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Re: Dinosaur Genera List corrections #176
In a message dated Sat, 3 Nov 2001 9:04:32 PM Eastern Standard Time,
> In a message dated 11/3/01 4:28:44 PM EST, email@example.com writes:
> << It isn't good to just put two nouns next to one another. Maybe nomen
> dissertationis (name of...)? Nomen dissertatum (I have yet to dig out my
> Latin dictionary to find whether this wouldn't have some totally different
> meaning, respectively what dissertare means in the first place)? Nomen
> defensum (when the dissertation has been successfully defended)? I don't
> feel good at any of these (the latter might be confused with n.
> conservatum). >>
> You're beginning to get a feel for the problem I have with the term nomen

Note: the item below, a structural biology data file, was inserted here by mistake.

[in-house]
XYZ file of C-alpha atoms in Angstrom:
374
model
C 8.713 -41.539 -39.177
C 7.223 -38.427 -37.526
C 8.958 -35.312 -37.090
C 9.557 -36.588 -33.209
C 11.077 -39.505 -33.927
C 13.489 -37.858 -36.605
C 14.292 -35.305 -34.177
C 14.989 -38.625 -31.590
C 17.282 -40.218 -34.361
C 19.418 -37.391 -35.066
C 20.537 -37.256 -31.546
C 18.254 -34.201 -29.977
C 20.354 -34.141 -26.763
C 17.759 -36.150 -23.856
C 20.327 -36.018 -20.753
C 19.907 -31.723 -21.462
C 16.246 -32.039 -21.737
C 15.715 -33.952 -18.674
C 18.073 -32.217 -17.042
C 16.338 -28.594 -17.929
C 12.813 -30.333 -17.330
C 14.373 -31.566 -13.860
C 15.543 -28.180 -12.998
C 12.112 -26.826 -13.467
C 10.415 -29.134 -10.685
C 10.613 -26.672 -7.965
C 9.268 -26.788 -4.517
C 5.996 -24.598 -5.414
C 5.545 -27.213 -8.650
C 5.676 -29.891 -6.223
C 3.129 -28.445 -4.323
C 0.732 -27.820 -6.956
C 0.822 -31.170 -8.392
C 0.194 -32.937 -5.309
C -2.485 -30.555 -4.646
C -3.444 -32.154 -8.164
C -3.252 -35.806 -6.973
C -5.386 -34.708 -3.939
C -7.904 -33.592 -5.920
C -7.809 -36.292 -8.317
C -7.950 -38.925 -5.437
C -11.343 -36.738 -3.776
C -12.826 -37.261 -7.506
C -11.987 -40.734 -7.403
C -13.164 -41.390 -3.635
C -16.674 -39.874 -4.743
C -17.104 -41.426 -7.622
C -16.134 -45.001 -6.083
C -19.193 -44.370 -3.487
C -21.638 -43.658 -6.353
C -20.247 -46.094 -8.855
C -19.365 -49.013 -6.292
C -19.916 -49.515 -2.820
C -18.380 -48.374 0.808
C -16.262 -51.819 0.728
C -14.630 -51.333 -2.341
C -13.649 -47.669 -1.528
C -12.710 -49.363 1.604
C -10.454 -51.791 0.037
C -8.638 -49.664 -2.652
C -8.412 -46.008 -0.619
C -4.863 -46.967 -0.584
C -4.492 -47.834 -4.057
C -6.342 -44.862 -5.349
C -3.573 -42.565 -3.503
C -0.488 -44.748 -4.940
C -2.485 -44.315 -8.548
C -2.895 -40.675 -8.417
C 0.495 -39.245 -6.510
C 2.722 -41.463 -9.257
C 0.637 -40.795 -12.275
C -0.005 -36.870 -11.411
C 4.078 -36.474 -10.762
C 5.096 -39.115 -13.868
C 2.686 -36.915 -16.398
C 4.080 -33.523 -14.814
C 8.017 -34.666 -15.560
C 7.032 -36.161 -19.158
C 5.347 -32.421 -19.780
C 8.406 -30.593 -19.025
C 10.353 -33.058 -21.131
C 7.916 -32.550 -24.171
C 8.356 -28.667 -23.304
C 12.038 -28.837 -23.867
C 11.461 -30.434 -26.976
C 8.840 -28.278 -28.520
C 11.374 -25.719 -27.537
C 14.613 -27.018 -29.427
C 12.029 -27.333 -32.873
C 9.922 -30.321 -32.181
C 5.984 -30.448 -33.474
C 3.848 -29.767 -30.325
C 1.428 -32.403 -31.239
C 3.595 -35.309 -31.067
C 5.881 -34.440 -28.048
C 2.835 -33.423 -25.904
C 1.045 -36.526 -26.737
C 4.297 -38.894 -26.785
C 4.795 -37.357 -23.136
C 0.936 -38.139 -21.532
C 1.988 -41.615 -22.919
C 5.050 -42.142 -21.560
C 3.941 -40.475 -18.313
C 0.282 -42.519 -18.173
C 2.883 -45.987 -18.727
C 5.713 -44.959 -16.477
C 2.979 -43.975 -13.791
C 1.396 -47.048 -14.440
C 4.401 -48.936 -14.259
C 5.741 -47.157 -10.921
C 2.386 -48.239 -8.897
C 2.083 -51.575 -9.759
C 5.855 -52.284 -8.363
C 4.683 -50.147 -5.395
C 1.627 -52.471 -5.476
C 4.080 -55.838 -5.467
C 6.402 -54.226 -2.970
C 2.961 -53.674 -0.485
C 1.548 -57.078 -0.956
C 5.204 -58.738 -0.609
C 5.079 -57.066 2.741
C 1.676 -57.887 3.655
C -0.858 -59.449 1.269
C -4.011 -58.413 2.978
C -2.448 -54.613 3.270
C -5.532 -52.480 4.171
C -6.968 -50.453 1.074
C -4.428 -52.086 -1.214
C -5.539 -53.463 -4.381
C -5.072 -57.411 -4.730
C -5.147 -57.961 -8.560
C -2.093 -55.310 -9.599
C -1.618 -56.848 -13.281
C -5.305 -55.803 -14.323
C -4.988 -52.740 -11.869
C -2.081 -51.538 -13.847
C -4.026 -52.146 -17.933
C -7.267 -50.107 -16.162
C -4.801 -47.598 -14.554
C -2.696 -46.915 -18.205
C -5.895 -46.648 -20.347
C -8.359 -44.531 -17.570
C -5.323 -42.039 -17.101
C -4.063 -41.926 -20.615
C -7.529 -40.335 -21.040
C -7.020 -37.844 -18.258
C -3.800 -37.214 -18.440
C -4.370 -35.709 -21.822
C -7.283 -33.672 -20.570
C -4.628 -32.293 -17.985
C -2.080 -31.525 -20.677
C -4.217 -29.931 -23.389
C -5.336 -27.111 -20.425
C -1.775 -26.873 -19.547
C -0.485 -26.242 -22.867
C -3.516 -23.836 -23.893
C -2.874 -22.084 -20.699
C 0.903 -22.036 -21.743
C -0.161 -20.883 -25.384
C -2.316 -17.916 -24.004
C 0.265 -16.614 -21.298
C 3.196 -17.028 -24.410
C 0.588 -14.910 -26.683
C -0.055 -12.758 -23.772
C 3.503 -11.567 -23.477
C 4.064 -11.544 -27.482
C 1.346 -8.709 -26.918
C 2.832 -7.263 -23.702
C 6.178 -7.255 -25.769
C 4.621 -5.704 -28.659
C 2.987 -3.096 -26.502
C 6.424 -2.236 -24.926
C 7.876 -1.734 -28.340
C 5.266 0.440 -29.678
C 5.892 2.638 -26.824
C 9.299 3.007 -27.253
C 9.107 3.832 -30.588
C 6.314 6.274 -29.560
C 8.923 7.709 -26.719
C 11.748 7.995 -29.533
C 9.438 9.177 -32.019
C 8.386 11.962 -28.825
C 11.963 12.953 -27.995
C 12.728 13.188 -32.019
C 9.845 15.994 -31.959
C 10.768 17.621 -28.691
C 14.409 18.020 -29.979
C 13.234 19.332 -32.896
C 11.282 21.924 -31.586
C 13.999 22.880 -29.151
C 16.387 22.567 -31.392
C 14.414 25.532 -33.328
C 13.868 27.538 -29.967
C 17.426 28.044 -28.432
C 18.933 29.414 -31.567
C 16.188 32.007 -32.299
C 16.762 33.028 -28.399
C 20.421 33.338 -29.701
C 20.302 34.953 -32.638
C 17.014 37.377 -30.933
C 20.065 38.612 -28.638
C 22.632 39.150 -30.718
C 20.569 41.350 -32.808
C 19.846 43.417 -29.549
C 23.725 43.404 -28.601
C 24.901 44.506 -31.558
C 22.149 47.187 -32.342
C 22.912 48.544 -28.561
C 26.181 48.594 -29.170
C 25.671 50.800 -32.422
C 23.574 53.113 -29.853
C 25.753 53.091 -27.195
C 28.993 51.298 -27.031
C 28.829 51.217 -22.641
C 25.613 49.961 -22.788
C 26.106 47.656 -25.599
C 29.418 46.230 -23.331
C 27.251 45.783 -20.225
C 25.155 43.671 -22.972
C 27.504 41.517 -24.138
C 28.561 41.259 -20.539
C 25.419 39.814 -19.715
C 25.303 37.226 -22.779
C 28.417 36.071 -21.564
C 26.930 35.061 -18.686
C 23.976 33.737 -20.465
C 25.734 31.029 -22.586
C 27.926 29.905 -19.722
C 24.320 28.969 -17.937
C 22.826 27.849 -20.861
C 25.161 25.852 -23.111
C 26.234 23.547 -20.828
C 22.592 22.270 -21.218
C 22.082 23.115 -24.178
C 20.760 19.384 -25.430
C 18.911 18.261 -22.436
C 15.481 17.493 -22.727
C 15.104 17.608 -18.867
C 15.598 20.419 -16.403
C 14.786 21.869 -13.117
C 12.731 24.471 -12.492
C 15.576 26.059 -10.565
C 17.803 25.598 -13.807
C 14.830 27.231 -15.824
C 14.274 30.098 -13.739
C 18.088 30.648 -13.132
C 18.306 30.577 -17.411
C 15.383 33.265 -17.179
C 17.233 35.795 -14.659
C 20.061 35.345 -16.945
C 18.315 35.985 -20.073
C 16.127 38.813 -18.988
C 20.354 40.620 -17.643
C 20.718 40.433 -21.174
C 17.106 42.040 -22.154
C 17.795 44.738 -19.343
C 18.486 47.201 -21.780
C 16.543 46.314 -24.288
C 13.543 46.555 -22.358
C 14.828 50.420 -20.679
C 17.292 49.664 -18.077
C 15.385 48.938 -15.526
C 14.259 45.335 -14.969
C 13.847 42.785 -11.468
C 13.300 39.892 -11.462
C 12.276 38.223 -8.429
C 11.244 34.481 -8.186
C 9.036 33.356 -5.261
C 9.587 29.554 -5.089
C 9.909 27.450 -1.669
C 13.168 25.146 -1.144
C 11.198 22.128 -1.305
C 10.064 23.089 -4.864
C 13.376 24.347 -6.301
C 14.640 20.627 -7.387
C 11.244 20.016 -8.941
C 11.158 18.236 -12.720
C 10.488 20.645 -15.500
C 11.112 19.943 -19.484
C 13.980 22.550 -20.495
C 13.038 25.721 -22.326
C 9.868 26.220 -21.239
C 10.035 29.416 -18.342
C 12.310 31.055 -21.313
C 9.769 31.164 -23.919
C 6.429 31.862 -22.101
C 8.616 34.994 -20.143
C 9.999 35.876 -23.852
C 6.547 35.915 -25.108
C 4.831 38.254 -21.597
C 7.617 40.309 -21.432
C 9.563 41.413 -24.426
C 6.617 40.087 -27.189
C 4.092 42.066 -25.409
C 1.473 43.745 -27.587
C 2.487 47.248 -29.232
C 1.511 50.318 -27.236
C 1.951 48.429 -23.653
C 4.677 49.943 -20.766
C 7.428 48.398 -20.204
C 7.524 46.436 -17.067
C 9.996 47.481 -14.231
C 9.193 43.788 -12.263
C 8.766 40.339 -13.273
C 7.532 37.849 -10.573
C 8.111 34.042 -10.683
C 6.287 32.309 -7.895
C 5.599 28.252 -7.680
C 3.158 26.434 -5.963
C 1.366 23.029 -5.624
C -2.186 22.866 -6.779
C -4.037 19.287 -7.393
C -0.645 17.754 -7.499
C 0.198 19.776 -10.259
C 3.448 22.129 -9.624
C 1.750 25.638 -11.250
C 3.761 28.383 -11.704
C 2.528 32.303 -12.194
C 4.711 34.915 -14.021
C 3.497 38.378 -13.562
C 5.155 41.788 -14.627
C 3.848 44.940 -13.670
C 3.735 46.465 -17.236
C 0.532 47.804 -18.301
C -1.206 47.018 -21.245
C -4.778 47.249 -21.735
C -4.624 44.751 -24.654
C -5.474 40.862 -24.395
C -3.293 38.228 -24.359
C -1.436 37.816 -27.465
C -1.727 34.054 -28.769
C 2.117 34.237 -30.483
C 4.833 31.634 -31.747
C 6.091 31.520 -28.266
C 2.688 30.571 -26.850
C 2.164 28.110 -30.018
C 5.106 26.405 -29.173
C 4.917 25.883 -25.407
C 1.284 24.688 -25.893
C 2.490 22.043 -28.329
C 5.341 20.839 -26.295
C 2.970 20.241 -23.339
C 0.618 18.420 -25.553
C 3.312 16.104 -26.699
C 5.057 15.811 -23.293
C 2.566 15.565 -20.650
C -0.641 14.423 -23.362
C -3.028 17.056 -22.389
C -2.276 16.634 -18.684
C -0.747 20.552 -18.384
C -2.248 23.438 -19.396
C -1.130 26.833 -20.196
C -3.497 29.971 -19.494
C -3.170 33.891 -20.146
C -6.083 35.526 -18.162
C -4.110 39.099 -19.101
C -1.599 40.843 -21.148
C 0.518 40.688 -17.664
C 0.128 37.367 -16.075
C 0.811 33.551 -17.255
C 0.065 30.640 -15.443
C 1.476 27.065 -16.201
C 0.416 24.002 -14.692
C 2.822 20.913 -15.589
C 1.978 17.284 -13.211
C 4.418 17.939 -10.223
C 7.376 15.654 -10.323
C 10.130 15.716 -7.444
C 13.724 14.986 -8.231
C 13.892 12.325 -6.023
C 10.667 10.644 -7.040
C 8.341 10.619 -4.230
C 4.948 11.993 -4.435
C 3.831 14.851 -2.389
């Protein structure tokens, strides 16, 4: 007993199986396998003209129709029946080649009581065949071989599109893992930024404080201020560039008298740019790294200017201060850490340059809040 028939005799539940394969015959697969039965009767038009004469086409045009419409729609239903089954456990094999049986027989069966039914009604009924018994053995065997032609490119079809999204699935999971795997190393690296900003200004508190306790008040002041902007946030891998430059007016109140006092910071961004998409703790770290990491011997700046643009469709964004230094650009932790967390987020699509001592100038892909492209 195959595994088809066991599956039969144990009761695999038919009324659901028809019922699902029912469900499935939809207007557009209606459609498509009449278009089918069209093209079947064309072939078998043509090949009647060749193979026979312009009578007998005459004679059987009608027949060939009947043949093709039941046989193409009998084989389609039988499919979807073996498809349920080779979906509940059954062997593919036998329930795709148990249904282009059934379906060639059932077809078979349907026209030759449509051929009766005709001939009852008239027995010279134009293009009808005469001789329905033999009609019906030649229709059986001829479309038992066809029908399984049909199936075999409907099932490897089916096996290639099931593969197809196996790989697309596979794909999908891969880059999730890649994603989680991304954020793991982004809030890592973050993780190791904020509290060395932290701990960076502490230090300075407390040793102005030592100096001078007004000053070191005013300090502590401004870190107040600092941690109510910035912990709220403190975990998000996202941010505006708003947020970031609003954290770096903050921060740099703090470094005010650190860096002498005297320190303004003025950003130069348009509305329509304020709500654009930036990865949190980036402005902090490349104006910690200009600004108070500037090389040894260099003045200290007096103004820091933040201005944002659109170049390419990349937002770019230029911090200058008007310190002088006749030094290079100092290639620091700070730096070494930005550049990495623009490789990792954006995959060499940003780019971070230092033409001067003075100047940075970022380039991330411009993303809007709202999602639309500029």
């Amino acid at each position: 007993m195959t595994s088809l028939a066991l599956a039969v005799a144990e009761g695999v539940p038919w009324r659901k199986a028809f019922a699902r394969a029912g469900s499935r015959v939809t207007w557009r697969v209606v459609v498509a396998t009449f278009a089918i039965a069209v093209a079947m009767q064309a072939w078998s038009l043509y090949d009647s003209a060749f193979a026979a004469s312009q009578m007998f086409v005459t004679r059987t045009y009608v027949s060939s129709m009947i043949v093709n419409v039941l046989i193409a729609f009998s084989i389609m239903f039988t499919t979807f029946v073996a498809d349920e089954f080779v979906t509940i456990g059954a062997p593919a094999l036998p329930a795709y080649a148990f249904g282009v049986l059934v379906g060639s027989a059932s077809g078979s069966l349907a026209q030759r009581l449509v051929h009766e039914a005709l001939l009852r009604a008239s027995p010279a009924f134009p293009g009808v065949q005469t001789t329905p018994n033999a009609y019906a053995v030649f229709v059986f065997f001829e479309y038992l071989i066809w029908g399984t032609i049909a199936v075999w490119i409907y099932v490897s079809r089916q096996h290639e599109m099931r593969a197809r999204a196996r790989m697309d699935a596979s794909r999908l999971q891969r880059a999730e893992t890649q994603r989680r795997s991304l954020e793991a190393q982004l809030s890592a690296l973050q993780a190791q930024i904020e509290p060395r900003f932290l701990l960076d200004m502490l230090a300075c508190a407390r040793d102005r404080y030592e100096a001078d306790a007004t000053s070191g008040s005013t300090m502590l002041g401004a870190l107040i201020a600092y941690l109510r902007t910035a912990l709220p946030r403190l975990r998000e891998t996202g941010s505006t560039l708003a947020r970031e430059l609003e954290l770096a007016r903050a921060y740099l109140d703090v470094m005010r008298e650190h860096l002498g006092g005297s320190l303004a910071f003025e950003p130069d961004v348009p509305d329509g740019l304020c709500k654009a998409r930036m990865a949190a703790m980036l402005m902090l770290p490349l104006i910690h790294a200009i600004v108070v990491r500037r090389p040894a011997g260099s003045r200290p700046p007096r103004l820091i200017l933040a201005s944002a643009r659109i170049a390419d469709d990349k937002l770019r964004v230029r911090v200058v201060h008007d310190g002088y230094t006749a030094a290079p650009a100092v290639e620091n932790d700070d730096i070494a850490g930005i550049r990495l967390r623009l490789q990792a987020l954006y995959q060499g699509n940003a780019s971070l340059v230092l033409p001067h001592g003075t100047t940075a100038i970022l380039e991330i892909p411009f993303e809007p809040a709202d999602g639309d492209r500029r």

> dissertatio. But in English a noun can modify another noun, as in the term
> "dissertation name," so why not in Latin...?
Not sure exactly why, but I understand this type of nominal compounding is
generally not possible in languages in which the adjective follows the noun.
I guess _nomen dissertatum_ is OK, but _nomen ex (or _in_) dissertatione_ or
_nomen dissertationis_ would be more precise, indicating as they do that the
name is not merely one that has been discussed, but one that is found in an